Memorial Day

In America, today is called “Memorial Day.” It was originally established to remember the fallen soldiers of the American War Between the States (Civil War) in the 19th century. Today it commemorates all fallen soldiers of the nation. It marks the unofficial beginning of the Summer holidays and is not often kept as a day of memory. This short video has the Russian hymn Vechnaya Pamyat, “Memory Eternal,” which is intoned in services for the departed.

Too many, everywhere, have died in wars within the memory of those whom I’ve known. May their memory be eternal!

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  1. iblase,
    Yes. My ancestry is Southern, and served honorably in that great conflict. A sad war if ever there was one. Brother against brother.

  2. “…the Lord, by disarming Peter, disarmed every soldier.” – Tertullian

    I recently visited the War Cemetry in Port Moresby, PNG. At first there was a feeling of gratefulness for the tremendous sacrifice of these young men and women. But gratefulness soon gave way to sadness. It’s just absolutely tragic the lives lost. Why do we have war? What is it good for? Absolutely nothing! Say it again!

  3. Simmmo,
    It is, indeed, tragic. But I hold in great honor those who have offered their lives in sacrifice for others. Against the naked aggression of empires, many rose up to protect the weak. War is truly tragic and fallen. But even within such fallen actions, there are heroes, courage and honor. The Orthodox faith has always held such in honor and remembered them in prayer, while praying to be delivered from, “earthquake, flood, fire, sword, invasion by enemies, civil war, etc.”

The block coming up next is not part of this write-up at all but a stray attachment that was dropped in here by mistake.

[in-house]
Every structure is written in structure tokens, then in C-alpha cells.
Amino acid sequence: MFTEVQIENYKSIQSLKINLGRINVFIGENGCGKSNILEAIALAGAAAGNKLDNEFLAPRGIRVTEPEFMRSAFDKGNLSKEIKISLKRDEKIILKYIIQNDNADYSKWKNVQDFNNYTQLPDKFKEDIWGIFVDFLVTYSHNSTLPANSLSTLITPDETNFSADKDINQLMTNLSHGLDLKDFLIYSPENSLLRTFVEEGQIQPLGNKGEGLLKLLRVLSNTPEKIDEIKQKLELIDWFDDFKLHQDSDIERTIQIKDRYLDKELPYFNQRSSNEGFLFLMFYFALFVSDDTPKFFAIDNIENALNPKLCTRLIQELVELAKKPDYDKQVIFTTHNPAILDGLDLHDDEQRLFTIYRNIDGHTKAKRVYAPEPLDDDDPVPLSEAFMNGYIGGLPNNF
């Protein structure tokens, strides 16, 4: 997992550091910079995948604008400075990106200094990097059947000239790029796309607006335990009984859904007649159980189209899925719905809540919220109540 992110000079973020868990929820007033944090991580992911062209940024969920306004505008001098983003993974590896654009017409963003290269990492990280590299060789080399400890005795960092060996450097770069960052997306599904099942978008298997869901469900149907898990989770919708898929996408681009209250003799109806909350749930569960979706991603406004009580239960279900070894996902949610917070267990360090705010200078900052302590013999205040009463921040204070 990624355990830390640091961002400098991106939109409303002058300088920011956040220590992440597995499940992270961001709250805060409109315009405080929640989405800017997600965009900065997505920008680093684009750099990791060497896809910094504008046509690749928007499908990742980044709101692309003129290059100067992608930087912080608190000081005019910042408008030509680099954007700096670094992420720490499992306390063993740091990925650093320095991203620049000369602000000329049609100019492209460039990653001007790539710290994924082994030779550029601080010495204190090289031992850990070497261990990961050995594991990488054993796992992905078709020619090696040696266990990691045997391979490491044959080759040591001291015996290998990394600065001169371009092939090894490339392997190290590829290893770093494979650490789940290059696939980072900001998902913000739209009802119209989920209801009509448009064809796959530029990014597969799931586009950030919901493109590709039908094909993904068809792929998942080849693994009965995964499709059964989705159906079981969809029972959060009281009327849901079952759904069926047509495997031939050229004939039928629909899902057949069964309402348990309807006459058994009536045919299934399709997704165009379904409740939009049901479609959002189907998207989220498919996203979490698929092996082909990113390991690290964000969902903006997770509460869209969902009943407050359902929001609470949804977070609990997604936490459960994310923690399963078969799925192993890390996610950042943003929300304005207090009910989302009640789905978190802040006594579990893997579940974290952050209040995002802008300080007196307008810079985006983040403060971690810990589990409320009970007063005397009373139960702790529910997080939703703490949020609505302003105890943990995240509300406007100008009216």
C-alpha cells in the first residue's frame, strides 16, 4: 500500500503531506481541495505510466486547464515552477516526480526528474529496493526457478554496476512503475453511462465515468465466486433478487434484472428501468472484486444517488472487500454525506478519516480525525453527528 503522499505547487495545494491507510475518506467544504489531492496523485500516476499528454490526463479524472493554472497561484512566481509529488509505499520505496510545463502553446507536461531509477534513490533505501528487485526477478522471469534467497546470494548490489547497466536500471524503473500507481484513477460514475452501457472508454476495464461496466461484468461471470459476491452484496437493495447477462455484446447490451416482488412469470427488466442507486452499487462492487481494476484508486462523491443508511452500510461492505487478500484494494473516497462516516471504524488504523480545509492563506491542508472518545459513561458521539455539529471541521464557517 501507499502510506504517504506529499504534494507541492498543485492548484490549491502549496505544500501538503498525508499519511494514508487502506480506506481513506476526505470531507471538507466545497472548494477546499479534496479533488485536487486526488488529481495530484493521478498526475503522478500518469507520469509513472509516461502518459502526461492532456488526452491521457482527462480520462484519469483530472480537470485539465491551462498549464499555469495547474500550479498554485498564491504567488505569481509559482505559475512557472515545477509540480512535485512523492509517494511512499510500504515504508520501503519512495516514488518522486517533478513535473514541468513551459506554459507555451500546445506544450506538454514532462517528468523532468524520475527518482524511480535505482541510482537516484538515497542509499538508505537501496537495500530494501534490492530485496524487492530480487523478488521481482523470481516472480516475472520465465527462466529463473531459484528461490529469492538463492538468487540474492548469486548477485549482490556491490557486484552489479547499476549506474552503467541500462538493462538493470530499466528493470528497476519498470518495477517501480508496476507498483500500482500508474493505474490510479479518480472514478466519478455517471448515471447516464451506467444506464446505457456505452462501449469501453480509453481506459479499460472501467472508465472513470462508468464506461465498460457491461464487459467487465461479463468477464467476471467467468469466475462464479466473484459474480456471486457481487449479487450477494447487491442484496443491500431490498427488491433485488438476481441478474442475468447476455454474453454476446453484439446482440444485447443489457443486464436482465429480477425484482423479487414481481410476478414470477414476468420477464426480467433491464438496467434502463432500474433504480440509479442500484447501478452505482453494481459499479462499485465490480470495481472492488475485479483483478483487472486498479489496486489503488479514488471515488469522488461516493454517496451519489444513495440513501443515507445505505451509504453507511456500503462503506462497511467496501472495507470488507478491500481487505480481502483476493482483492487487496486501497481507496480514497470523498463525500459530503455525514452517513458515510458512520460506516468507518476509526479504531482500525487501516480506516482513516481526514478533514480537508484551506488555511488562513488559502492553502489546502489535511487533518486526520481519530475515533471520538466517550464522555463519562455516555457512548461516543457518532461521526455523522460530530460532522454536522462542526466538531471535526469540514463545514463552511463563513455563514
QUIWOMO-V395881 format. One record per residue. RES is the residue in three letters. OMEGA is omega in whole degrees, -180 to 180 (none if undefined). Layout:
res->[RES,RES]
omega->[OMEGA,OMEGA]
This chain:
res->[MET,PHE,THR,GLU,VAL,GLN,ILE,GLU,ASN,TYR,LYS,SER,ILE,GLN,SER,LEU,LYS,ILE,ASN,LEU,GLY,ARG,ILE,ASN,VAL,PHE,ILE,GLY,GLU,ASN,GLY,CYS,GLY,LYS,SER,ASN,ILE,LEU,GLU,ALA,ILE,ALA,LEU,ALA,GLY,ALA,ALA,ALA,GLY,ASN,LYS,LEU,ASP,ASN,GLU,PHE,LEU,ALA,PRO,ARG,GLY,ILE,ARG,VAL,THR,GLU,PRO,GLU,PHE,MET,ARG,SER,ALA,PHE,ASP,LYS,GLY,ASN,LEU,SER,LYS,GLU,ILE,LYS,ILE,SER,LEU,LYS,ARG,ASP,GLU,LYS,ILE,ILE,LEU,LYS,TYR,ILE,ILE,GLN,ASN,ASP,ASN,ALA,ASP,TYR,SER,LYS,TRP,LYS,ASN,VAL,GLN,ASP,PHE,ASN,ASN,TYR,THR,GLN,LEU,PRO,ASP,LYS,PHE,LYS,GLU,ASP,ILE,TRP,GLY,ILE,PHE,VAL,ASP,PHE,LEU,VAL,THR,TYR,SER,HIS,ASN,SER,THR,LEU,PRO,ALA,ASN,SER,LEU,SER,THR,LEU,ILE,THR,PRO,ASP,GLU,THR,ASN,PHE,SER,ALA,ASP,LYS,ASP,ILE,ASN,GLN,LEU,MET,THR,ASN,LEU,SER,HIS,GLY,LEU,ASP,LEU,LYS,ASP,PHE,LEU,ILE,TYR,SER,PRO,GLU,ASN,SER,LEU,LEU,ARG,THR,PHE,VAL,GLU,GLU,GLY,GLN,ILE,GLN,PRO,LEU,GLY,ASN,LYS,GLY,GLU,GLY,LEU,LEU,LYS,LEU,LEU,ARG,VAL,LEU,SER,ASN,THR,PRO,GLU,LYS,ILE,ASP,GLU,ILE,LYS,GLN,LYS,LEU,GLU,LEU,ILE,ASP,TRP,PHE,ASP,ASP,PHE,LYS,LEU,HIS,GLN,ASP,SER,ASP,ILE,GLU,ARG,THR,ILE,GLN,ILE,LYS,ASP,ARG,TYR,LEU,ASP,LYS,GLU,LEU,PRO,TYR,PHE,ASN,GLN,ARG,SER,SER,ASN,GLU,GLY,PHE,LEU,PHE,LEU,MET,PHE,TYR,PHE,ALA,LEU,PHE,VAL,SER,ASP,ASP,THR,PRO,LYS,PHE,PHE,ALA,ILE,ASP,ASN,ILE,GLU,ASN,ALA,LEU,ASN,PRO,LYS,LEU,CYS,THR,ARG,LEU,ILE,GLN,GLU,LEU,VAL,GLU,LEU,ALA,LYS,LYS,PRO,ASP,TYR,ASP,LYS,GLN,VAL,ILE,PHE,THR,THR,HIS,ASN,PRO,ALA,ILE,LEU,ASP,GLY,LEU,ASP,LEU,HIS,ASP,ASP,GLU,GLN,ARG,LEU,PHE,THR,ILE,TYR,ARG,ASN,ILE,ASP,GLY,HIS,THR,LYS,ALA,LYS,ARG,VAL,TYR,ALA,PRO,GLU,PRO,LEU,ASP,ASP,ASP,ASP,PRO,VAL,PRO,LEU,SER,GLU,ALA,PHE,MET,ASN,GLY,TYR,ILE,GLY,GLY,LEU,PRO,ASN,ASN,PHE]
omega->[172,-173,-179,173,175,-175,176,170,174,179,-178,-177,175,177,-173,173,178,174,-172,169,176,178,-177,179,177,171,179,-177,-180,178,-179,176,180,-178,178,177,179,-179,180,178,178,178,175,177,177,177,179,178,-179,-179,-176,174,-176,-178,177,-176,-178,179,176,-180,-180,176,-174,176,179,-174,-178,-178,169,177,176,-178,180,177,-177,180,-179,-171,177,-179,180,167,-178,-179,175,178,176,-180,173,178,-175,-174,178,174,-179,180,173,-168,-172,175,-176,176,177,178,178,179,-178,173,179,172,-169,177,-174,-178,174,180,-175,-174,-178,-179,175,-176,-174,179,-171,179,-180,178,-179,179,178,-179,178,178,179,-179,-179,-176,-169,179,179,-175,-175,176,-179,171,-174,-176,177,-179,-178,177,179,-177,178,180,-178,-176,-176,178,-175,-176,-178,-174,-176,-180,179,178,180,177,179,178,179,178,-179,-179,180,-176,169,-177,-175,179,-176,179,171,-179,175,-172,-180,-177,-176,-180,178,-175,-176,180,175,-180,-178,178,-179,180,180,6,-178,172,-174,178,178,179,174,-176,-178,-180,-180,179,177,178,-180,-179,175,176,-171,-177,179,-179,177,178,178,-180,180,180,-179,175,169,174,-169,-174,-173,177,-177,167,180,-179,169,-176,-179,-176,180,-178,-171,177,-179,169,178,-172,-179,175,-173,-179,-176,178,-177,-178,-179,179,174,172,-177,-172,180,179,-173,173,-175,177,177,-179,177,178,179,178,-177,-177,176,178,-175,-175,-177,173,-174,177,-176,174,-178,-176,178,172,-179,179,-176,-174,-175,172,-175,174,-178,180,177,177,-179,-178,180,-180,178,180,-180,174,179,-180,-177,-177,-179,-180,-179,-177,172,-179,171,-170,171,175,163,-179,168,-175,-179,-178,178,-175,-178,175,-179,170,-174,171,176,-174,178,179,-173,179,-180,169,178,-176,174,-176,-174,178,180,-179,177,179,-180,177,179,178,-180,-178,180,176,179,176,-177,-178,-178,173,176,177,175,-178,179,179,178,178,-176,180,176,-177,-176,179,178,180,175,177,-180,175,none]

4. “American War Between the States ”

    Spoken like a true Southerner. Otherwise known to us Yanks as the Great Treasonous Seditious Rebellion. πŸ˜‰

  5. Father, your response to simmo I think captures perfectly (for me) how we must regard soldiers and warfare.
    Sadly I believe there is so much propoganda that gets wrapped in to how we remember those fallen in war, I can rarely stomach public Remembrance ceremonies.

    I honour courage and self-sacrifice, however I cannot honour killing. Sadly these two are so closely knit together in the soldier that I struggle with war memorials.

    -Mark Basil

  6. PJ,
    Much less generous than Abraham Lincoln – who, by the way, is a greatly admired figure in East Tennessee. There is even a local university named for him. It was a very complicated time.